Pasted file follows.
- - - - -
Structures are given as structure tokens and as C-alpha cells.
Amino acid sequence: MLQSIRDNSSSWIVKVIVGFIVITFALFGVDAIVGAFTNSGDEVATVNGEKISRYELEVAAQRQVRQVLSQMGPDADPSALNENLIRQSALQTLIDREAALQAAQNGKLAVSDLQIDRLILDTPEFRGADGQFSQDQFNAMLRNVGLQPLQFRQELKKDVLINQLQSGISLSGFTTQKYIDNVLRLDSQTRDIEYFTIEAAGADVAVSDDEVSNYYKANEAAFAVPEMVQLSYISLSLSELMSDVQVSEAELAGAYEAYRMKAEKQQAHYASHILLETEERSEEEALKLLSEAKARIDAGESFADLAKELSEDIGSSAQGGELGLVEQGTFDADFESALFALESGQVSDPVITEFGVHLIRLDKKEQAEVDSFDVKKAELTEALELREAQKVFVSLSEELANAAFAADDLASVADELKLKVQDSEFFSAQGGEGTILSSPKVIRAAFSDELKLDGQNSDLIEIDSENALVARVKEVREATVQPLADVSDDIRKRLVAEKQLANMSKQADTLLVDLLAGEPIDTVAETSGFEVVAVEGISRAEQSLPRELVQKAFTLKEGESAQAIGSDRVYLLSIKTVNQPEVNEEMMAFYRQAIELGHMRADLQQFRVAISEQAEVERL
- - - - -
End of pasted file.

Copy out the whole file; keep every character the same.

Structures are given as structure tokens and as C-alpha cells.
Amino acid sequence: MLQSIRDNSSSWIVKVIVGFIVITFALFGVDAIVGAFTNSGDEVATVNGEKISRYELEVAAQRQVRQVLSQMGPDADPSALNENLIRQSALQTLIDREAALQAAQNGKLAVSDLQIDRLILDTPEFRGADGQFSQDQFNAMLRNVGLQPLQFRQELKKDVLINQLQSGISLSGFTTQKYIDNVLRLDSQTRDIEYFTIEAAGADVAVSDDEVSNYYKANEAAFAVPEMVQLSYISLSLSELMSDVQVSEAELAGAYEAYRMKAEKQQAHYASHILLETEERSEEEALKLLSEAKARIDAGESFADLAKELSEDIGSSAQGGELGLVEQGTFDADFESALFALESGQVSDPVITEFGVHLIRLDKKEQAEVDSFDVKKAELTEALELREAQKVFVSLSEELANAAFAADDLASVADELKLKVQDSEFFSAQGGEGTILSSPKVIRAAFSDELKLDGQNSDLIEIDSENALVARVKEVREATVQPLADVSDDIRKRLVAEKQLANMSKQADTLLVDLLAGEPIDTVAETSGFEVVAVEGISRAEQSLPRELVQKAFTLKEGESAQAIGSDRVYLLSIKTVNQPEVNEEMMAFYRQAIELGHMRADLQQFRVAISEQAEVERL